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Postby sundaymorningstaple » Wed, 23 Jul 2014 11:56 am

ZZM, you have mail. :cool:

singapore_expat,

One thing I did, in order to give my kids the longest time possible to make there own decisions as adults was to time the renewals of their Singapore passports so that they received a 10 year passport just prior to reaching their 21st birthday. That way, they were still below the age of majority and could not be accused of falsifying their renewal application as dual citizenship was allowed up to turning 21, if that is any help. They will still have to make a choice at some point down the road and the boy will have to do NS, as mine did. If you are an American you son would also, at age 18, register with the US Selective Service as well. But it's been mothballed since 75 so little worry there of having double jeopardy.

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Postby aster » Wed, 23 Jul 2014 12:07 pm

Saint wrote:I will be applying for the boy's British Passports (I'm still trying to find out the best way of doing this so if anyone on here has been through this experience recently please let me know?).


Just to double-check, you are a UK citizen born in the UK before 1 Jan, 1983, and the kids were born here in Singapore?

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Postby Saint » Wed, 23 Jul 2014 12:12 pm

aster wrote:
Saint wrote:I will be applying for the boy's British Passports (I'm still trying to find out the best way of doing this so if anyone on here has been through this experience recently please let me know?).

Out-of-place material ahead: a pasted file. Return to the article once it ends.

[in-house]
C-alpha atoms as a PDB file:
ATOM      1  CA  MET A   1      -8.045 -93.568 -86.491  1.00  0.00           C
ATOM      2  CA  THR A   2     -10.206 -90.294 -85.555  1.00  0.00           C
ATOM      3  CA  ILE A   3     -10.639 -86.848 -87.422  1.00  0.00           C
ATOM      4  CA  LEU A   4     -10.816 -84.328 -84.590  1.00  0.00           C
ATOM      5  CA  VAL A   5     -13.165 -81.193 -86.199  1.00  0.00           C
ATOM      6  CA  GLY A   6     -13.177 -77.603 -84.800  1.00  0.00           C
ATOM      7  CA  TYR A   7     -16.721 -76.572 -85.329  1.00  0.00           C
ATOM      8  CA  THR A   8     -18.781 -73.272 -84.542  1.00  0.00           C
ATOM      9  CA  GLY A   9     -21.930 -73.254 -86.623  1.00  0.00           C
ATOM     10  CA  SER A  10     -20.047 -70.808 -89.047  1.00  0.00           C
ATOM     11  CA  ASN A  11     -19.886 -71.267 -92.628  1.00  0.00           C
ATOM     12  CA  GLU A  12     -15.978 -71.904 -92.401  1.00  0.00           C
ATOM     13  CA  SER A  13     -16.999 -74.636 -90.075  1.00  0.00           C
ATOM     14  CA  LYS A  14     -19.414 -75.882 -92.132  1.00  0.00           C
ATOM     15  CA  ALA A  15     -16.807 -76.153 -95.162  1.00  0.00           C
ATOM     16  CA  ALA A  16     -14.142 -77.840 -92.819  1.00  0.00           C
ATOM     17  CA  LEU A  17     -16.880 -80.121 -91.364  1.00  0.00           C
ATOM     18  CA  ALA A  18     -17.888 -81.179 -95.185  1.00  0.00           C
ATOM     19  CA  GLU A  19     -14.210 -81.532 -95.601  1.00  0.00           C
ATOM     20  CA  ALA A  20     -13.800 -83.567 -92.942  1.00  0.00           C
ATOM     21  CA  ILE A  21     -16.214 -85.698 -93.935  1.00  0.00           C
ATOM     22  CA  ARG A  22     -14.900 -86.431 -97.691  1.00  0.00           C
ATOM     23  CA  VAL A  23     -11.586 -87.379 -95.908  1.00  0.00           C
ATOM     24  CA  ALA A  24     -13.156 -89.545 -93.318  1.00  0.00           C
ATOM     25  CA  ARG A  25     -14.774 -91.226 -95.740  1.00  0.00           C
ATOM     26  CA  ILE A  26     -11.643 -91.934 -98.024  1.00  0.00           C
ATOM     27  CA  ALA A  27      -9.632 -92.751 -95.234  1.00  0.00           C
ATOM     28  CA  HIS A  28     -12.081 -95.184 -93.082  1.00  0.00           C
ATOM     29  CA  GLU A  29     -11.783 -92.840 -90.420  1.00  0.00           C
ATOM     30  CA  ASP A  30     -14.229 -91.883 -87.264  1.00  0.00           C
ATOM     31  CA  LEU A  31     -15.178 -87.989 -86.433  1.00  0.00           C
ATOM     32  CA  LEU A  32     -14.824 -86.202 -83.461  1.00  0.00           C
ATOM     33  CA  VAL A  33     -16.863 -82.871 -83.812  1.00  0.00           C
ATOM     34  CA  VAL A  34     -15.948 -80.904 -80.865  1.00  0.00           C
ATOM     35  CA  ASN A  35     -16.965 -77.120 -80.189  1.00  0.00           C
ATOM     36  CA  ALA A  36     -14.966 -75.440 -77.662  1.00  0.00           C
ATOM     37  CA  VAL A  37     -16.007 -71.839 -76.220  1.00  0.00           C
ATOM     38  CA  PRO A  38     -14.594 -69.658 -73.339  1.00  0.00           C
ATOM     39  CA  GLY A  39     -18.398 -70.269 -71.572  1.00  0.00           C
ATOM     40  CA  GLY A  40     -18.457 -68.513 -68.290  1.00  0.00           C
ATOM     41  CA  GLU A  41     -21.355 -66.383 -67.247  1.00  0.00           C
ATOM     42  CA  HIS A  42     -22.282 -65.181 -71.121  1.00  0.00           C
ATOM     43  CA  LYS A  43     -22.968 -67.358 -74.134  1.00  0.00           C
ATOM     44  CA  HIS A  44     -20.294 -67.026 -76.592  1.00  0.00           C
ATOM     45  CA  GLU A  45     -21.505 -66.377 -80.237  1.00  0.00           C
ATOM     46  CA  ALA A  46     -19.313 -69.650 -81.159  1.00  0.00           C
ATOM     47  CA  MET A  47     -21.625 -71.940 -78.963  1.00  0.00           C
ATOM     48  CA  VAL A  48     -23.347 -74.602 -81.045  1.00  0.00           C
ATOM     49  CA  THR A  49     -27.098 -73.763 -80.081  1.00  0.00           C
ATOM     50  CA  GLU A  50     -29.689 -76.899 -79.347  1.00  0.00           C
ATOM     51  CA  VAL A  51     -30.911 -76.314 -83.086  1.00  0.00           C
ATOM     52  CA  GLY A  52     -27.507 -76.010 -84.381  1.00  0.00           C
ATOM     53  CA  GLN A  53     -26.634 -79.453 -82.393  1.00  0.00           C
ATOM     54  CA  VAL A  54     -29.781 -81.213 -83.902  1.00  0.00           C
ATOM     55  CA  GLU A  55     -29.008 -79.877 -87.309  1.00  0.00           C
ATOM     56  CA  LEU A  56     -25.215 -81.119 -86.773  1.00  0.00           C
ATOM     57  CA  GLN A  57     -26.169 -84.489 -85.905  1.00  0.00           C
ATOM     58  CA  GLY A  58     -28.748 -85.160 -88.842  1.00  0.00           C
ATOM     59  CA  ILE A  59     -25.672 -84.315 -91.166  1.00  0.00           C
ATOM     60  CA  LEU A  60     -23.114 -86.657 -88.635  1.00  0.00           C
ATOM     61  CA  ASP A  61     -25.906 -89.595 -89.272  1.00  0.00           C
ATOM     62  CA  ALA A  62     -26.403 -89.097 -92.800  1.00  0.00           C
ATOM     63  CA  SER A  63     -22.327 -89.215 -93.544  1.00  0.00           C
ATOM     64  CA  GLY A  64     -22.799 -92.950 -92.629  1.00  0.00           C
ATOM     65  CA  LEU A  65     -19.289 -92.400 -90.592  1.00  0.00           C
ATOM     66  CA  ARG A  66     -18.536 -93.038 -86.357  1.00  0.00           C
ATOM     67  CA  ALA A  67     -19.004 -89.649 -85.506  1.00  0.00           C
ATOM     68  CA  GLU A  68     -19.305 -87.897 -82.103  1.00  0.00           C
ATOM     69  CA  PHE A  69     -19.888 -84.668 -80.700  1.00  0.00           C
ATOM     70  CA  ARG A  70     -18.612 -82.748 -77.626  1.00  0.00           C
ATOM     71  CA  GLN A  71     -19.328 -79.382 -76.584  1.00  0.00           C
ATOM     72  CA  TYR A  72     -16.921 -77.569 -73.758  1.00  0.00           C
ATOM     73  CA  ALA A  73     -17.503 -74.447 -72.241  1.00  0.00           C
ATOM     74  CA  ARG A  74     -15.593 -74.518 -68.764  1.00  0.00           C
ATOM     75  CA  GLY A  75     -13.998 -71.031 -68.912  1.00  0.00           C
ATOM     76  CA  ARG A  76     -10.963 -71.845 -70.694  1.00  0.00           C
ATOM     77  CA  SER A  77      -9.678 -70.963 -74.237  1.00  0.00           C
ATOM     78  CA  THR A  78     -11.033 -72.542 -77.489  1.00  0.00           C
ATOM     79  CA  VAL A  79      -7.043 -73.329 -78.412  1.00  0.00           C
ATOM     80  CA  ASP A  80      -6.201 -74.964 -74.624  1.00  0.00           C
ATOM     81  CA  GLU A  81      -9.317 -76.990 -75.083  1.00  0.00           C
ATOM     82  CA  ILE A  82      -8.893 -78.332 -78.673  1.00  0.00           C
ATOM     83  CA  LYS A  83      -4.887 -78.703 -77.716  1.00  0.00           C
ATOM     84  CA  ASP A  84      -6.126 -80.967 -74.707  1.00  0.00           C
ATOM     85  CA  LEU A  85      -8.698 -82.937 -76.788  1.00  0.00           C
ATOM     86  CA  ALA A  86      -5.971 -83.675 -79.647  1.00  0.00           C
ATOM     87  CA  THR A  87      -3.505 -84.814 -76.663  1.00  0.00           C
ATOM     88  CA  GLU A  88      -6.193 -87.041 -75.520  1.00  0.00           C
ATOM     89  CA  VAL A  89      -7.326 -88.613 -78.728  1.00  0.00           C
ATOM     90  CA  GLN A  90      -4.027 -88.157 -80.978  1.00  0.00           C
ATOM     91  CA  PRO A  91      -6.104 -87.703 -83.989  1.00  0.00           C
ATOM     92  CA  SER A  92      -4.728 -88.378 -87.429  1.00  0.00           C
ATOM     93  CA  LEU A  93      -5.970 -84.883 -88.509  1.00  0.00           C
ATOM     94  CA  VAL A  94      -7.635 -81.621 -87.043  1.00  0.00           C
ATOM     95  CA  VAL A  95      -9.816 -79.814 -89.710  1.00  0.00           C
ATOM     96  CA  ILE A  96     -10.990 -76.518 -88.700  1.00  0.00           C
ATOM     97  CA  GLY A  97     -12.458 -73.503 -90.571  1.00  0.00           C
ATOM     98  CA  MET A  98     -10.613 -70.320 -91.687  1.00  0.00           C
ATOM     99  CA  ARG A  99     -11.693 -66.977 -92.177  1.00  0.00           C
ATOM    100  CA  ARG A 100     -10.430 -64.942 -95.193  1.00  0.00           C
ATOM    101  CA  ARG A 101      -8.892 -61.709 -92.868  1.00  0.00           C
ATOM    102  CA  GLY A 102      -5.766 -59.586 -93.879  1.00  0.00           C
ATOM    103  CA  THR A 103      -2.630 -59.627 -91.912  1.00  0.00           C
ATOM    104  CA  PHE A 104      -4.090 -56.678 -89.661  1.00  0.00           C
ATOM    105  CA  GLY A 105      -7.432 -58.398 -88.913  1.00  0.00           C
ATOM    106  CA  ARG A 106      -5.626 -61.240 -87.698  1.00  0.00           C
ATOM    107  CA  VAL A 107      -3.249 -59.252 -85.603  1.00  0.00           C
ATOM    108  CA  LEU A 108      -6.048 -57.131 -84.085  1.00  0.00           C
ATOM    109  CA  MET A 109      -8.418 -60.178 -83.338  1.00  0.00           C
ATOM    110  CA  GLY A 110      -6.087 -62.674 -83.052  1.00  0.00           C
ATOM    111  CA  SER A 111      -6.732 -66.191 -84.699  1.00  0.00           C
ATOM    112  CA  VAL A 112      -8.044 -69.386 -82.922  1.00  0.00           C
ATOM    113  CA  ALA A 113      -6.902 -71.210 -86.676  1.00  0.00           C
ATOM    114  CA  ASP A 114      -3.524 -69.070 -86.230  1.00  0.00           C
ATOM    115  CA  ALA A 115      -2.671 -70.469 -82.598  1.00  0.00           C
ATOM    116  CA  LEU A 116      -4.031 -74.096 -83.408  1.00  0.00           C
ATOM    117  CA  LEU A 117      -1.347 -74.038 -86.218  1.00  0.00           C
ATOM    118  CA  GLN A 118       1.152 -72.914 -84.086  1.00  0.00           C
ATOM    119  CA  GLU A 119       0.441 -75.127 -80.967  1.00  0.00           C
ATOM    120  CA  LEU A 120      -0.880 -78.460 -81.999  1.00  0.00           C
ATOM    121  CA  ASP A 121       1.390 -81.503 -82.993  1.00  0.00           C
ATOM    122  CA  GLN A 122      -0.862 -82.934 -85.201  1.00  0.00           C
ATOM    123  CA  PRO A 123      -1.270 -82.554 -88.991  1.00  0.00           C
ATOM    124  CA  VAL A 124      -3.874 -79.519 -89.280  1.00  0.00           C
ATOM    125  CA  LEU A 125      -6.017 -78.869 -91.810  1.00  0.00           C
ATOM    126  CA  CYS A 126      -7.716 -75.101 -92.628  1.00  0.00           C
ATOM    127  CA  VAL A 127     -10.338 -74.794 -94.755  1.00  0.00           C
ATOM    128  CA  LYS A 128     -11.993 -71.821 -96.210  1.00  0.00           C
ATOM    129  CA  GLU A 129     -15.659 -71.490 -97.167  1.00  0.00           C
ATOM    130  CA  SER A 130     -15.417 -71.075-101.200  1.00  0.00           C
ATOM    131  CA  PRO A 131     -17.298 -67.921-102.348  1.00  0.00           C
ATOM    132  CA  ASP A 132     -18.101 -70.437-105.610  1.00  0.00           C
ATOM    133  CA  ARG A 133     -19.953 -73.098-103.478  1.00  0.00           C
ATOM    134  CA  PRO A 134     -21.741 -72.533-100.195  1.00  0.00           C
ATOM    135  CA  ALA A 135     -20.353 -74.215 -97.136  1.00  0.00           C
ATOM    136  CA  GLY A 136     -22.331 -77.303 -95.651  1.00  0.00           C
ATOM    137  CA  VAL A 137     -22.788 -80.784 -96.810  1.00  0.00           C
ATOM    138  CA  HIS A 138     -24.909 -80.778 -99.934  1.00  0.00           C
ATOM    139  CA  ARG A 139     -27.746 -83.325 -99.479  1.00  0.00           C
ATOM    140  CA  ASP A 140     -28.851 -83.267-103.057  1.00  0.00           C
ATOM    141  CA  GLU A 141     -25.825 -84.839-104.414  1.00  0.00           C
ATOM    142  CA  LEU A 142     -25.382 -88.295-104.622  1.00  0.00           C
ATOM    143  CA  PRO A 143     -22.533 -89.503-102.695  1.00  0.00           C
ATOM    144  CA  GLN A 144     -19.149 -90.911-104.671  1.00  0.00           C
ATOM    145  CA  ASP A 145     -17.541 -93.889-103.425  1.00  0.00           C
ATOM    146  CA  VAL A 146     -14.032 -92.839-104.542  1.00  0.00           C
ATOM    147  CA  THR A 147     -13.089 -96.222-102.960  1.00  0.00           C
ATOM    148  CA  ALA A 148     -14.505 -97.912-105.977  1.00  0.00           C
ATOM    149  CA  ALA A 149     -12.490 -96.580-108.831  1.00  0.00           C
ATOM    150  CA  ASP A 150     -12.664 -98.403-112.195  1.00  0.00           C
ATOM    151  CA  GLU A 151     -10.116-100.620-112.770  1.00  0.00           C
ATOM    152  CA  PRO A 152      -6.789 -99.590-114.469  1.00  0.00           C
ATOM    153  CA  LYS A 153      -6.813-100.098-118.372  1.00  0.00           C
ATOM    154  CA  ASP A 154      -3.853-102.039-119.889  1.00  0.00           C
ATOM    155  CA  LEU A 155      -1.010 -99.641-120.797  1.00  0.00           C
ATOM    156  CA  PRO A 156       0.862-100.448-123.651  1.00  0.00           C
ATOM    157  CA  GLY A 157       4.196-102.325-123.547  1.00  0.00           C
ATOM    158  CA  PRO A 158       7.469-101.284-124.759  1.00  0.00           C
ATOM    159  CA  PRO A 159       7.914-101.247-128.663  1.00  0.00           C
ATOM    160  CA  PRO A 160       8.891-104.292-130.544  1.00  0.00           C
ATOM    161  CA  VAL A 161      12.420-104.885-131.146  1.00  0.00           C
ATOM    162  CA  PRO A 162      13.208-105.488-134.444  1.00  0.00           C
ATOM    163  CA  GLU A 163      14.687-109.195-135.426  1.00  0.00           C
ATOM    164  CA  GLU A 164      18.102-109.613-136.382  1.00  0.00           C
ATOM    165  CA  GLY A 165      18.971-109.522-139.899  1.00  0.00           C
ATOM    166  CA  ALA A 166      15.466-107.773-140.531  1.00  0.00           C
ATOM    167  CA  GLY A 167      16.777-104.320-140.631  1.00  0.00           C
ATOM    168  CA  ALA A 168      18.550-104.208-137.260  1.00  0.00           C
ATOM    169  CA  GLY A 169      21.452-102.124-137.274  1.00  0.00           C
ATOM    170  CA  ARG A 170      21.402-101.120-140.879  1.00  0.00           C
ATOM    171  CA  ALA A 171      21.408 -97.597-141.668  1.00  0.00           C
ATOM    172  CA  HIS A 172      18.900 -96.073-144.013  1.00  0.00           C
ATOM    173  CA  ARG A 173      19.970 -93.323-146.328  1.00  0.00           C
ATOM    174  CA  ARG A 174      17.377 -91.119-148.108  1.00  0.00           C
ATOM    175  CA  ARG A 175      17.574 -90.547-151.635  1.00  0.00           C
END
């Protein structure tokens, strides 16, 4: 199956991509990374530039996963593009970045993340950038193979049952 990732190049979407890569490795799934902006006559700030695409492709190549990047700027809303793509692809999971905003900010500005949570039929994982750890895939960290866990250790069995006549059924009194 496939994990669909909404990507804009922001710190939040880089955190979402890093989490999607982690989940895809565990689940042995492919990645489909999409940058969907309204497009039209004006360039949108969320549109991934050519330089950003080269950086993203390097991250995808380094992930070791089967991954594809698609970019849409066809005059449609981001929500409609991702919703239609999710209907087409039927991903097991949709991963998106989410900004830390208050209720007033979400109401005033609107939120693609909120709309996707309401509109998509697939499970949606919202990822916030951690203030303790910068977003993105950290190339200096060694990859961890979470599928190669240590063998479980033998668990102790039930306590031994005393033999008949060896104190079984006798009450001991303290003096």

Just to double-check, you are a UK citizen born in the UK before 1 Jan, 1983, and the kids were born here in Singapore?


Yes correct, mother is Singaporean

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Postby singapore eagle » Wed, 23 Jul 2014 2:18 pm

sundaymorningstaple wrote:One thing I did, in order to give my kids the longest time possible to make there own decisions as adults was to time the renewals of their Singapore passports so that they received a 10 year passport just prior to reaching their 21st birthday.


I follow you. Of course, these days, a Singapore passport has a 5-year validity.

I also completely take your points about focusing on the facts and not being antagonistic or provocative. I hope one can tread the fine line between these things if this thread corrects some statements that are sometimes made about dual citizenship that are not factually accurate. I'm thinking especially of statements that "Singapore law does not allow adults to have dual citizenship" and "Dual citizens are required to renounce one of their citizenships at age 21". I just don't think these things are true for people that are dual citizens from birth.